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Cablegate: Codel Brown Discusses Train Infrastructure And

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1. (U) Summary. During a visit to Spain August 13-15,
Congresswomen Corrine Brown (D-FL), Grace Napolitano (D-CA),
and Stephanie Tubbs-Jones (D-OH) discussed railway security
and investment with Spanish Congressional officials and
railroad representatives. Spanish parliamentarians from the
Chamber of Deputies Committee on Infrastructure told the
CODEL that Spain planned to invest more than 150 billion
euros over the next decade to expand the role of railways in
the Spanish economy. Spain's National Network of Railways
(RENFE) separately provided the CODEL with a tour of Madrid's
Atocha station (where the March 11, 2004 bombing took place)
as well as of the Zaragoza-Delicias train station, which will
serve as a major transportation hub for the Zaragoza 2008
exposition. During the tours, RENFE officials admitted that
though they considered the train stations' security measures
to be robust, the measures currently in place could not
definitively prevent another March 11-type train station
attack. End Summary.

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2. (U) On August 14, parliamentarians from Spain's Chamber
of Deputies Committee on Infrastructure explained to CODEL
Brown that investment in the railways was a top GOS priority.
Of a projected 10-year infrastructure budget of 250 billion
euros, almost 70 percent will be invested in railways, a
significant portion of which (125 billion euros) is for the
expansion of Spain's high speed train lines (AVE). The
parliamentarians explained that Spain's railway authority
(RENFE) would be adding high-speed routes to the north and
extending already-existing southern rail lines. Of
particular importance, they noted, was the long-awaited
construction of the AVE line connecting two of the most
important economic centers, Barcelona and Madrid, to be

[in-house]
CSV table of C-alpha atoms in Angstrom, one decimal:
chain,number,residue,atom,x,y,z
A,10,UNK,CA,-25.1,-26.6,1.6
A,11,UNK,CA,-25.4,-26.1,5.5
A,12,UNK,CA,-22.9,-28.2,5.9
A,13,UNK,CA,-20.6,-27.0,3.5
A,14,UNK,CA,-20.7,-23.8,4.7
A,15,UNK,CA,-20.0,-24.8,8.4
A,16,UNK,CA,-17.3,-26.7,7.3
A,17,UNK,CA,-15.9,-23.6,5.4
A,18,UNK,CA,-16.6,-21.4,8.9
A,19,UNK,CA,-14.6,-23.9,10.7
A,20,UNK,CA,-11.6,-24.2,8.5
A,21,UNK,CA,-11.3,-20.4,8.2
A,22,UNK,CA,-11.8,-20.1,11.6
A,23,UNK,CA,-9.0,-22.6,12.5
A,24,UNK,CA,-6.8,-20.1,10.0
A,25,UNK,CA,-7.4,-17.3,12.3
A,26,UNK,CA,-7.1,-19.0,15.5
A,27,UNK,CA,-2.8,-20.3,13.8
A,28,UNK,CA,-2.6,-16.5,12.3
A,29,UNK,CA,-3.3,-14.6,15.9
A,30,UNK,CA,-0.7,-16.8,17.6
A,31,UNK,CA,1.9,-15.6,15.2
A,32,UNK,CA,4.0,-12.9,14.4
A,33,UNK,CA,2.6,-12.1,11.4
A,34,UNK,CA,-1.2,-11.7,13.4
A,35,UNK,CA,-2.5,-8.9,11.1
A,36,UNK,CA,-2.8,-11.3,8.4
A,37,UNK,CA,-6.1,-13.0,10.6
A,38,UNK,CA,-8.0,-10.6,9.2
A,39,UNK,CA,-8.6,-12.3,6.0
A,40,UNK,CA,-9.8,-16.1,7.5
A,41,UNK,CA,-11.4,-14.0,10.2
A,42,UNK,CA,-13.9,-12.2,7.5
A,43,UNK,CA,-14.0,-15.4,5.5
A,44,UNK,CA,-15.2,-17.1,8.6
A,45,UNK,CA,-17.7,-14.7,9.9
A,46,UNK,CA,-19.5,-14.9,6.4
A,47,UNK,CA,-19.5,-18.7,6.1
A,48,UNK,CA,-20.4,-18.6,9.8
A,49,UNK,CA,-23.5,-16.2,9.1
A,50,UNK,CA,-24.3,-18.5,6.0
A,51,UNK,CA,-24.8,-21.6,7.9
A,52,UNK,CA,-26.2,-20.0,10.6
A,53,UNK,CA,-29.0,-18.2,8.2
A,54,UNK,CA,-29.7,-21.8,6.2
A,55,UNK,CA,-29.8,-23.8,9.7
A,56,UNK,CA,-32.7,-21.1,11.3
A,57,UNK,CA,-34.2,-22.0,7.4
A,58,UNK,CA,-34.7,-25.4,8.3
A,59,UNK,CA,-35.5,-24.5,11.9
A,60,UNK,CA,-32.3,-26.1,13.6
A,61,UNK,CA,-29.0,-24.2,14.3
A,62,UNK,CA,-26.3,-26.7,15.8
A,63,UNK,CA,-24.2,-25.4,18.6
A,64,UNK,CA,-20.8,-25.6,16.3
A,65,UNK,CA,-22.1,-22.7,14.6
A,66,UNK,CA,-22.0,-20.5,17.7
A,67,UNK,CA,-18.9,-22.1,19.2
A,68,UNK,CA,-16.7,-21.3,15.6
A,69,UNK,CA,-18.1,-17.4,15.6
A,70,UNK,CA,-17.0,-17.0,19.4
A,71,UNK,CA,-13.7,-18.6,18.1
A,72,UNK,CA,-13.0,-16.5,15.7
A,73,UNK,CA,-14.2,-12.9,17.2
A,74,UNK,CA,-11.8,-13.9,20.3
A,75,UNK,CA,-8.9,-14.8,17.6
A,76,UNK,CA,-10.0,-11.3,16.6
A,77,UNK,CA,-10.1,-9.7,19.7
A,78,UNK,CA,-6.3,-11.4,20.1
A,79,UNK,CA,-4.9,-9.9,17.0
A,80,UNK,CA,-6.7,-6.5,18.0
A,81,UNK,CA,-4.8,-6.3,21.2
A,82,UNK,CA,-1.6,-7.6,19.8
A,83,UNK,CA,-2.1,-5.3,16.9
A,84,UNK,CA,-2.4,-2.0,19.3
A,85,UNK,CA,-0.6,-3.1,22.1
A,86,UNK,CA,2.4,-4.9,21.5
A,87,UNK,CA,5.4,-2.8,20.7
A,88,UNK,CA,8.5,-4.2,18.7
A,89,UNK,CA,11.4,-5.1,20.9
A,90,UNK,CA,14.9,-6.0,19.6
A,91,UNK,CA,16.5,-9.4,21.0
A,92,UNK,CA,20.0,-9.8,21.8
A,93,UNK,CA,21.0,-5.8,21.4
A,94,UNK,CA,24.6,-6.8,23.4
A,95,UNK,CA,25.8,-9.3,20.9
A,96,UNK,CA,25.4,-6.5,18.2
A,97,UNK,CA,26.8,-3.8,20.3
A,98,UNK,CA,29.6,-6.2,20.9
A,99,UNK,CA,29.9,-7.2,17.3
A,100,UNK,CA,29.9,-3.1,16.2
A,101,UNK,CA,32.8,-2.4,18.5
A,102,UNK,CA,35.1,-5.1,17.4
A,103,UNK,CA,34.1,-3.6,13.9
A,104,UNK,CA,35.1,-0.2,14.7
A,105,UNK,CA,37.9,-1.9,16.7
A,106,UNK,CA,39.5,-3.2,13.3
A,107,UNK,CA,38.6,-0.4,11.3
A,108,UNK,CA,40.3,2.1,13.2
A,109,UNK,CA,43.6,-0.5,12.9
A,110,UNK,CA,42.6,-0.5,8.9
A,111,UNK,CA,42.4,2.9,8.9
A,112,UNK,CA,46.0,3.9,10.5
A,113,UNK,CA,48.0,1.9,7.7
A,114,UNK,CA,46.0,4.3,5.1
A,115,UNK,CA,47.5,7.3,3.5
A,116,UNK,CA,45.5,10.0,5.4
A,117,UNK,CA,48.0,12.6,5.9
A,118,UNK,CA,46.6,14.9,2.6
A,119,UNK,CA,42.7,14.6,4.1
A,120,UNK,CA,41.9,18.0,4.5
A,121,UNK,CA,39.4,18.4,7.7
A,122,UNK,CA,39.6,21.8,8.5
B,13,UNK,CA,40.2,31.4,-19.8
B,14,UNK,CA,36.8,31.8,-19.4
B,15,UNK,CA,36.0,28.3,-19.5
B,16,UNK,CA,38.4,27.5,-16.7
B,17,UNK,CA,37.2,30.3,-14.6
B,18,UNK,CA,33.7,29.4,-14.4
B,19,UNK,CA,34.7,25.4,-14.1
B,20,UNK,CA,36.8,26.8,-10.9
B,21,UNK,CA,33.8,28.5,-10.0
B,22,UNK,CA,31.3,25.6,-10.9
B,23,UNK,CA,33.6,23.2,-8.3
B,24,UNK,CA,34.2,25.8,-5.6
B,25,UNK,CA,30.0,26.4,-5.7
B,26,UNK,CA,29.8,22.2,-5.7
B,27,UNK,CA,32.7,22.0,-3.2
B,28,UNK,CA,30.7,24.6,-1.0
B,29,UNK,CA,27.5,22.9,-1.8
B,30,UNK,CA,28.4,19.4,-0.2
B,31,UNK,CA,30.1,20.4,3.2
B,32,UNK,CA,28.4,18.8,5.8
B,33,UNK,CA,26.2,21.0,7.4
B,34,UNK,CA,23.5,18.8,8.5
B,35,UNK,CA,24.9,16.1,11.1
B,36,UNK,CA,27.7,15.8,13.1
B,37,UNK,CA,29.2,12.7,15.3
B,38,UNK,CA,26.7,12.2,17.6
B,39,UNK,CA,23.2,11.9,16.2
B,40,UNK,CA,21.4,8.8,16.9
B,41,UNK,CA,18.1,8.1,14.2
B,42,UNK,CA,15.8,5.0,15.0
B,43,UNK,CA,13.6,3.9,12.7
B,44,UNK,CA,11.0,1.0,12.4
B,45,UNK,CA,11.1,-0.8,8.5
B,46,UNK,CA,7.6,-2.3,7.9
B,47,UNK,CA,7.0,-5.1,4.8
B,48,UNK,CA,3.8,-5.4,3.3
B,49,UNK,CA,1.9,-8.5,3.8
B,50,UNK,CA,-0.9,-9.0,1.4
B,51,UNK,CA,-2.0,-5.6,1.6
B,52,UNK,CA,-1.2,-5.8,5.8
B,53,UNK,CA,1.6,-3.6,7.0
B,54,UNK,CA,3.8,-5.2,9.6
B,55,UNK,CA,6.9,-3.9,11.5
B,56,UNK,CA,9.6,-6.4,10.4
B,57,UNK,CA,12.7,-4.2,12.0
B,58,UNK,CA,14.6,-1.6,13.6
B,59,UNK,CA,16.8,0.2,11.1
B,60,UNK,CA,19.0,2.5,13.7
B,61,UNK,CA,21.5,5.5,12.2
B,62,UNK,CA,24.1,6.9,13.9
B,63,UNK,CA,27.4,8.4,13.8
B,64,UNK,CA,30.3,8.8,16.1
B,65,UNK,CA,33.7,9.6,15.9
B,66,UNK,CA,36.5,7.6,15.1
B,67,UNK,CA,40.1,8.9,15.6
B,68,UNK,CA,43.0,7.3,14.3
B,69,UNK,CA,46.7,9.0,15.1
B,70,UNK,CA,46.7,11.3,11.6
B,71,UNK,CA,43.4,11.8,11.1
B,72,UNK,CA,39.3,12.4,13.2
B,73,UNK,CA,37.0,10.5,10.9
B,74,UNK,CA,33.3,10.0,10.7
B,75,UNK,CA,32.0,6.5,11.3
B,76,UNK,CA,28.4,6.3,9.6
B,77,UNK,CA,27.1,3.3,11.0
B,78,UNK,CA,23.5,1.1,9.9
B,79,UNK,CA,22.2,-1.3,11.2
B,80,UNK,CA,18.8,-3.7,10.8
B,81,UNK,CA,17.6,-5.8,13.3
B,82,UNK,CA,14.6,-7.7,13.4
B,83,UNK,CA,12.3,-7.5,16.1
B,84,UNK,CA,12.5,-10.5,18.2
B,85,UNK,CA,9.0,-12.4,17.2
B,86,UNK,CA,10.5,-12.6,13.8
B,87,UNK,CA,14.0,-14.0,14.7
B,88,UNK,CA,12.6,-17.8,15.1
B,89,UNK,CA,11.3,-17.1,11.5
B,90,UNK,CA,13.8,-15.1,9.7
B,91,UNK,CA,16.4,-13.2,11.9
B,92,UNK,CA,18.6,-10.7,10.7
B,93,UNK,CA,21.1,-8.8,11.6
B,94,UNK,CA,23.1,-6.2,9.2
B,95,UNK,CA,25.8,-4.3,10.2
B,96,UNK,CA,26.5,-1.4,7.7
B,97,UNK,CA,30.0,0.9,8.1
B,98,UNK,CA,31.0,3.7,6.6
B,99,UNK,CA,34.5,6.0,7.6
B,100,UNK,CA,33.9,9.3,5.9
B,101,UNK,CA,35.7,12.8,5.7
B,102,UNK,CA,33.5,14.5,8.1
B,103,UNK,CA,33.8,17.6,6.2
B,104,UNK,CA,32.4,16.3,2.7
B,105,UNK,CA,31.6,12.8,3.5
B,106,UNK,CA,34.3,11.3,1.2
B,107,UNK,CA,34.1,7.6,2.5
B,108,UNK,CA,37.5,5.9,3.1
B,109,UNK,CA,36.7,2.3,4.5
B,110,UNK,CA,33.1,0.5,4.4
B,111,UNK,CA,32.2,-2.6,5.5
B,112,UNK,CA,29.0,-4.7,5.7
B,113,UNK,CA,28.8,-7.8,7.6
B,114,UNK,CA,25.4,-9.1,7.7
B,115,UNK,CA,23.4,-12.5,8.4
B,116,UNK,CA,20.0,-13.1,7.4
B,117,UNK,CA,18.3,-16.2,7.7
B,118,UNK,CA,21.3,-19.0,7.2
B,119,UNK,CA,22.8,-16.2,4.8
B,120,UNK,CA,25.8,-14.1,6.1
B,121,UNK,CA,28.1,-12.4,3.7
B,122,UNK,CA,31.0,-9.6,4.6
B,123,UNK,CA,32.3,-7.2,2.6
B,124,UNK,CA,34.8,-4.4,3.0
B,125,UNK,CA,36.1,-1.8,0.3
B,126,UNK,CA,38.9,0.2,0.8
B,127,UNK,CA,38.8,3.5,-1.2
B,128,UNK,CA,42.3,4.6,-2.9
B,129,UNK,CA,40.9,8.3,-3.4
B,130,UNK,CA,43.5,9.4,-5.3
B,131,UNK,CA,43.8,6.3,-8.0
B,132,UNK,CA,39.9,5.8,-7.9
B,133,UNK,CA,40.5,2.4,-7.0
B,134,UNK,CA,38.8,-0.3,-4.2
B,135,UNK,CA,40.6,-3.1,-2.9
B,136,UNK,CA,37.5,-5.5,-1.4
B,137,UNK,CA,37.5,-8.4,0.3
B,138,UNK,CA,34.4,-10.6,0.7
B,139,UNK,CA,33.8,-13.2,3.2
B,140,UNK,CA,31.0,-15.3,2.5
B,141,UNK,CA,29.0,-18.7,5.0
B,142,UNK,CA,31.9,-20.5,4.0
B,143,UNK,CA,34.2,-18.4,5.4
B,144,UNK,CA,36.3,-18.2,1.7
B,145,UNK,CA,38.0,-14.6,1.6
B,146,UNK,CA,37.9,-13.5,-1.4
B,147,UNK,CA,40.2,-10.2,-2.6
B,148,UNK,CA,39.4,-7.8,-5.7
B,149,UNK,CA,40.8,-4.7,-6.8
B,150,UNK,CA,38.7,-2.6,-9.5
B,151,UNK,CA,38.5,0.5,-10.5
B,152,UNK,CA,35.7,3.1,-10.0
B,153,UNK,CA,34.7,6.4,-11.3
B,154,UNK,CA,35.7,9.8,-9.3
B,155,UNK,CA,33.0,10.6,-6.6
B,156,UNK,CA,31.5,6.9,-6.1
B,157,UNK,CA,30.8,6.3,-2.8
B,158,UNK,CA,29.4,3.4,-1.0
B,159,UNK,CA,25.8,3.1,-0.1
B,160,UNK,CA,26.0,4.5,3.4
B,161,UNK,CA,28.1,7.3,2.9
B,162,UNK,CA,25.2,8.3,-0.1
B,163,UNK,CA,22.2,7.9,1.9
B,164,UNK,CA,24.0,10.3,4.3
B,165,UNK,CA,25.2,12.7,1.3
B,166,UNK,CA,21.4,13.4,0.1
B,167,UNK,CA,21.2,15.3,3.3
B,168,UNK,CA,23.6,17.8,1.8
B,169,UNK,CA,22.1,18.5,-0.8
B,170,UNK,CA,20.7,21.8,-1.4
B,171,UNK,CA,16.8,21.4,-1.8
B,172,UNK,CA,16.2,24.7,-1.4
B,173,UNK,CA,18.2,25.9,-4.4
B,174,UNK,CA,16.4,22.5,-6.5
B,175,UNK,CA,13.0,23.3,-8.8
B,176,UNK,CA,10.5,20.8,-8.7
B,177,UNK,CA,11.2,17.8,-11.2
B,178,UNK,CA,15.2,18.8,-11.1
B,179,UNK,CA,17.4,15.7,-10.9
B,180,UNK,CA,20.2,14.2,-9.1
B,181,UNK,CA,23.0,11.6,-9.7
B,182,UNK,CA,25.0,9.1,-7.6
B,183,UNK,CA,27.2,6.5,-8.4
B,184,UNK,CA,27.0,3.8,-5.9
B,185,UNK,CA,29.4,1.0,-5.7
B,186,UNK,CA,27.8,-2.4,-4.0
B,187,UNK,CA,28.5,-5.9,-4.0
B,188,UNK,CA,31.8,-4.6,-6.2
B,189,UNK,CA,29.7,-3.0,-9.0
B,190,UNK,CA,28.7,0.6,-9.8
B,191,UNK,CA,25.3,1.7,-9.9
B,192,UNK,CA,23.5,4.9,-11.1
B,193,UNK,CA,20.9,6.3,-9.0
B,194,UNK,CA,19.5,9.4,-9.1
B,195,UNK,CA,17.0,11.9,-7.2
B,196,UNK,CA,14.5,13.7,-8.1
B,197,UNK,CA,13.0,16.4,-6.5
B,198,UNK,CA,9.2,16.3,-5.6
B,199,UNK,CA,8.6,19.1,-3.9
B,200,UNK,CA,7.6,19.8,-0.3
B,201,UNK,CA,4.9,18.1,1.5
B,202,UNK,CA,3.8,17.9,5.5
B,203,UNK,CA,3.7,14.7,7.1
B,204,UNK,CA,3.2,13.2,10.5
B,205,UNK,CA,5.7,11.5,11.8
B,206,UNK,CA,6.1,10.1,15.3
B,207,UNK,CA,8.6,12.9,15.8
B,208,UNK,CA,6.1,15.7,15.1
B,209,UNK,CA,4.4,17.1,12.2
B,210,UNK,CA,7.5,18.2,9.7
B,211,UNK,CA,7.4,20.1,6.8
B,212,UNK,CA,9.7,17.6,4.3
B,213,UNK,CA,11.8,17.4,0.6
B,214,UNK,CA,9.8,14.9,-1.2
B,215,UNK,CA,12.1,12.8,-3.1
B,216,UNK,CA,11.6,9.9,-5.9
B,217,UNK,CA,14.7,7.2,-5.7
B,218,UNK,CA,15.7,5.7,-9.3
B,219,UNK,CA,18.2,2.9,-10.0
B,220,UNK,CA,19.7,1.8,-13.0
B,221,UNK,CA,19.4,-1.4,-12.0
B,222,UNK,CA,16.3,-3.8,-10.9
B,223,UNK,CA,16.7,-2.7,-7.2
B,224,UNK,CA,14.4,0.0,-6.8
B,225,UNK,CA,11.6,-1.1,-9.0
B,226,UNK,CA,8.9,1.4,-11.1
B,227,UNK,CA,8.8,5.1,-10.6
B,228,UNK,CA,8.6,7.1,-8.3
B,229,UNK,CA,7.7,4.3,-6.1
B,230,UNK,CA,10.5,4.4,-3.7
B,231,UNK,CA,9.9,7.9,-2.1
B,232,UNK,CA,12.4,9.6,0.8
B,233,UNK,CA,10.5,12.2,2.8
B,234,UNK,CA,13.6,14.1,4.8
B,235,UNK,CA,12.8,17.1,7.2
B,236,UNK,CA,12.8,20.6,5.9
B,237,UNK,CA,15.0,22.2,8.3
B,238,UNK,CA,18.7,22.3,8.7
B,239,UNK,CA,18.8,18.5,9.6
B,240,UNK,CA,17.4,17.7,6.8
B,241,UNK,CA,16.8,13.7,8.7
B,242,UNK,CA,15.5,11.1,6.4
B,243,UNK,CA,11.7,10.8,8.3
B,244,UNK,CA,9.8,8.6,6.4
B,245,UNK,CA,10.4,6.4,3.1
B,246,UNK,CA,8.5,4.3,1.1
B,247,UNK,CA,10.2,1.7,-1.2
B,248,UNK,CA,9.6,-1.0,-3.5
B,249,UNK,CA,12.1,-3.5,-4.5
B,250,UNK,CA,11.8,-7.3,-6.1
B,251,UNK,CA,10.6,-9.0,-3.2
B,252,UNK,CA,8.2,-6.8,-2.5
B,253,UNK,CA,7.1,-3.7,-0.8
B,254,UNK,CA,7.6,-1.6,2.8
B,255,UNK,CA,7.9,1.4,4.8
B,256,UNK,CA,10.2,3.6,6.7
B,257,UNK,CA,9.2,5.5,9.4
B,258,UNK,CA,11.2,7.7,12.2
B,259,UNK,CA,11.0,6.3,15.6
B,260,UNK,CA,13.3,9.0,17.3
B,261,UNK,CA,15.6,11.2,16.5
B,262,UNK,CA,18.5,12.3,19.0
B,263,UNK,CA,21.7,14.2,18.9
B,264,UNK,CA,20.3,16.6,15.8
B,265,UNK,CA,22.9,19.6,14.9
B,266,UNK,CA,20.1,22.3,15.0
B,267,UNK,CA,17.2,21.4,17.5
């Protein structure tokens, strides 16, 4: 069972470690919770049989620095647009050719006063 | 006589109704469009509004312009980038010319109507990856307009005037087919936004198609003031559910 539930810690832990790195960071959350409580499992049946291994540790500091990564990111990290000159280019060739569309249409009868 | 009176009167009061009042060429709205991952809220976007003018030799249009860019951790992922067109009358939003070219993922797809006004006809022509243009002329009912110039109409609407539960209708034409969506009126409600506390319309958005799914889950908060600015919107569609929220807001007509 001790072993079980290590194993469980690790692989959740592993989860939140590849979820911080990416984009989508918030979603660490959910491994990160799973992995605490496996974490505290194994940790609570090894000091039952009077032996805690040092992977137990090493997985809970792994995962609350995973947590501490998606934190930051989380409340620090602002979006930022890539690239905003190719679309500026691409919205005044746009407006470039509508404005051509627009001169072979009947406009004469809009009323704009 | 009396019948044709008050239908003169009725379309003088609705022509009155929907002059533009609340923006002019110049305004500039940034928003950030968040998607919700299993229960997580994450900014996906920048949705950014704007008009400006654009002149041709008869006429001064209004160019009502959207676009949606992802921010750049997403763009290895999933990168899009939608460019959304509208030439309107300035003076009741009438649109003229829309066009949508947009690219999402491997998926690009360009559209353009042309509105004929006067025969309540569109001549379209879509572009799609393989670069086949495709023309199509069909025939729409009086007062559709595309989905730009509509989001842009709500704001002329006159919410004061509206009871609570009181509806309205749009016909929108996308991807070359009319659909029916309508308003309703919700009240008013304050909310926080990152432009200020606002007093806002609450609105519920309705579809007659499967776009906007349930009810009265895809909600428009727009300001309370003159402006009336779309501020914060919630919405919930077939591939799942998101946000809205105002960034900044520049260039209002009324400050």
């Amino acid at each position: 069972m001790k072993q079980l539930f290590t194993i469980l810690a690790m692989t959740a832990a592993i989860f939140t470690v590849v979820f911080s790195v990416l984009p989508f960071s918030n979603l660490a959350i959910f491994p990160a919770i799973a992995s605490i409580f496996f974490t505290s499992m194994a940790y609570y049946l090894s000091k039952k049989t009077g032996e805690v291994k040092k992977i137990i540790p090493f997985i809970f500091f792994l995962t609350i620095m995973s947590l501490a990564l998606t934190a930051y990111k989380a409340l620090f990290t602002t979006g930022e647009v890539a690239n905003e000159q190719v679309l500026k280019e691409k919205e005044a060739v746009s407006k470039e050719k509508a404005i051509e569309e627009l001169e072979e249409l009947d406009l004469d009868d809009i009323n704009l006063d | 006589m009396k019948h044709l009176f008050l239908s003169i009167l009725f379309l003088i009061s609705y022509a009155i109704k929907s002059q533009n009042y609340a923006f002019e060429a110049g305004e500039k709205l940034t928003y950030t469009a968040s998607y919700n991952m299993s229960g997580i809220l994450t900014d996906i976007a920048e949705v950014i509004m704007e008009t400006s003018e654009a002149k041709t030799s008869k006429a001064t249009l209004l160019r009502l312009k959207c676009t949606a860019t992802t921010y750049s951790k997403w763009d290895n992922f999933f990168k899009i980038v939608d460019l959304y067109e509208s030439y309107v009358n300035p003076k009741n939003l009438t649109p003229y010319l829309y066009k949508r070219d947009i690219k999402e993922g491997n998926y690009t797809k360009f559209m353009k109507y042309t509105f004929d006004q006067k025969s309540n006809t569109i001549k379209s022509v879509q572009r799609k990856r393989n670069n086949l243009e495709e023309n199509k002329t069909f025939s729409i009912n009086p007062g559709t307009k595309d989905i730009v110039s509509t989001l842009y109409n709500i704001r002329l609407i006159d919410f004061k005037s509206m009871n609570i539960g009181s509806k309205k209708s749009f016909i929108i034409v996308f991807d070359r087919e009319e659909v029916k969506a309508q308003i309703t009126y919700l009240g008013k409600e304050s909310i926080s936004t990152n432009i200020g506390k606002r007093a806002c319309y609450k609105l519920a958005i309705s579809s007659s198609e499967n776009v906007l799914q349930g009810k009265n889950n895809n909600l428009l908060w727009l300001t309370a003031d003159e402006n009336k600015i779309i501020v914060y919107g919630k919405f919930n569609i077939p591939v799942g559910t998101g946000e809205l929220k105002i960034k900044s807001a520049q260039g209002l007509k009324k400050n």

completed by the end of 2007. In addition to the enormous
investment in the AVE lines, the parliamentarians mentioned
that Spain would invest 32 billion euros of the projected
infrastructure funds towards Spain's commuter trail line
system in addition to unspecified amounts to improve train

3. (U) Parliamentarian Maria Dolores Puig Gasol (Barcelona,
PSOE) commented that this remarkable investment would improve
Spain's lagging position in rail transport within the EU.
She noted that only 2 percent of travel and freight
transportation in Spain was being provided by railways
compared with 14 percent in the EU. Parliamentarian and
Deputy of the Infrastructure Committee, Jose Joaquin Martinez
(Cantabria, Partido Popular), added that improved rail
transport would open up more of the country to commerce and
travel, both domestically and with Portugal and France, and
would provide greater development opportunities to
traditionally neglected localities.

4. (U) In addition to their meeting with Spanish
parliamentarians, the CODEL met with officials from the
National Network for Spanish Railways (RENFE). RENFE
provided the CODEL with separate tours of Madrid's Atocha
station and the Zaragoza-Delicias train station two hours
north of Madrid. RENFE officials showcased their extensive